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The Commandant Character Timeline in The Sympathizer

The timeline below shows where the character The Commandant appears in The Sympathizer. The colored dots and icons indicate which themes are associated with that appearance.
Chapter 1
Cultural Duality Theme Icon
Loyalty vs. Duplicity Theme Icon
Moral Ambivalence and Purpose Theme Icon
The narrator, addressing the Commandant , describes himself as “a spy, a sleeper, a spook, a man of two faces.”... (full context)
Chapter 2 
Cultural Duality Theme Icon
Loyalty vs. Duplicity Theme Icon
...the narrator often calls him “bastard.” The name hurts the narrator, who expected better from the Commandant ’s men. Incidentally, one of the things that initially drew the narrator to the General... (full context)
Chapter 6
Loyalty vs. Duplicity Theme Icon
Moral Ambivalence and Purpose Theme Icon
...to Man at the basilica. The point of writing this part of the confession to the Commandant is to prove Claude’s point that the crapulent major, too, was sinful. The Vietnamese regard... (full context)
Chapter 7
Moral Ambivalence and Purpose Theme Icon
The narrator confesses to the Commandant that the crapulent major’s death troubles him. Worse, no longer in Saigon, he can’t engage... (full context)
Chapter 19
Cultural Duality Theme Icon
Moral Ambivalence and Purpose Theme Icon
The Commandant is hurt by the narrator’s implication in his confession that life in the camp is... (full context)
Cultural Duality Theme Icon
The Commandant talks about the narrator’s origins and describes the relations between the narrator’s mother and father... (full context)
Moral Ambivalence and Purpose Theme Icon
...but can’t bring himself to write them. His resistance to the appropriate confessional style irritates the Commandant , who accuses the narrator of being a bourgeois intellectual. The narrator counters that Karl... (full context)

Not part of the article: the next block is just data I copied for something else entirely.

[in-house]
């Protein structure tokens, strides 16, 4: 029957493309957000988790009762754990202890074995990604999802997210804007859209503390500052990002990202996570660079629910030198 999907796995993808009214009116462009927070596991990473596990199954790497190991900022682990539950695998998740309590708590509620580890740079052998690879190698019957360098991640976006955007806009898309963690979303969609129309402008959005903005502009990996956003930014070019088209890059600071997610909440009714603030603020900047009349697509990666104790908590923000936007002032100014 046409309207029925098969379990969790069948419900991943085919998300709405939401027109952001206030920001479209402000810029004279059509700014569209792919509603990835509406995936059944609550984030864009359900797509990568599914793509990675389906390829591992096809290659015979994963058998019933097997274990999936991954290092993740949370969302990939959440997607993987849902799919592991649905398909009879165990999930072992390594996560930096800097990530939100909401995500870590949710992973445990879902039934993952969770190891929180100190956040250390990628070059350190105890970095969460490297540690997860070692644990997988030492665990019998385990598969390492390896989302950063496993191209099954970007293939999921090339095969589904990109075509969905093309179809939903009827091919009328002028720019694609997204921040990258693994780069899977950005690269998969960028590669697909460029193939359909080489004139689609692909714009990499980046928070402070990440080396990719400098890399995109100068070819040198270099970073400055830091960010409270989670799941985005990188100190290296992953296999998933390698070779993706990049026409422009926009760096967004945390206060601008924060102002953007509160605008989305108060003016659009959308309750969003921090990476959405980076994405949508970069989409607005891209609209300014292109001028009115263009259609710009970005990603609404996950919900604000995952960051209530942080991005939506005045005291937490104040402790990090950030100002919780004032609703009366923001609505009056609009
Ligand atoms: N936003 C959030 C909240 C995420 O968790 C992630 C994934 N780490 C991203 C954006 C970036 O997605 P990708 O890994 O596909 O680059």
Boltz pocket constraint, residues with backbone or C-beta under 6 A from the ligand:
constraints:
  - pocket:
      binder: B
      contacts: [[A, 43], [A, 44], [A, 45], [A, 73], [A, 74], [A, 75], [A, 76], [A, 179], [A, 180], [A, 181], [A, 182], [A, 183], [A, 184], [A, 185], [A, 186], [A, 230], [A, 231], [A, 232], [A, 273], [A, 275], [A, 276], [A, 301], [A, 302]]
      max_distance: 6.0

Moral Ambivalence and Purpose Theme Icon
Throwing the fiber cover back over the jar containing the pickled baby, the Commandant congratulates the narrator for finishing the written phase of his education. He then invites him... (full context)
Chapter 20
Loyalty vs. Duplicity Theme Icon
Moral Ambivalence and Purpose Theme Icon
...this to his worst enemy. Man says that he’s ensuring that worse things won’t happen. The Commandant thinks that he’s “being too gentle with his pedagogical methods.” He would prefer to remove... (full context)
Loyalty vs. Duplicity Theme Icon
Moral Ambivalence and Purpose Theme Icon
...who continue to fight a guerrilla war. Bon has already asked to be shot, and the Commandant would have done it if not for Man. (full context)
Chapter 22
Loyalty vs. Duplicity Theme Icon
Moral Ambivalence and Purpose Theme Icon
The Commandant accuses the narrator of being unwilling to sacrifice himself to save the Communist agent, though... (full context)
Loyalty vs. Duplicity Theme Icon
Moral Ambivalence and Purpose Theme Icon
Man says that they’re in an impossible situation. The Commandant will only let the narrator leave after he redeems himself. That leaves the matter of... (full context)
Moral Ambivalence and Purpose Theme Icon
...wishing for death. If he dies, then the narrator and Bon will surely die too. The Commandant can’t wait to drag Bon out to a firing squad. Still, Man won’t release the... (full context)
Chapter 23
Moral Ambivalence and Purpose Theme Icon
...was all a joke. He began to laugh so hard that the baby-faced guard and the Commandant came to investigate the noise. When the Commandant asks what’s so funny, the narrator says,... (full context)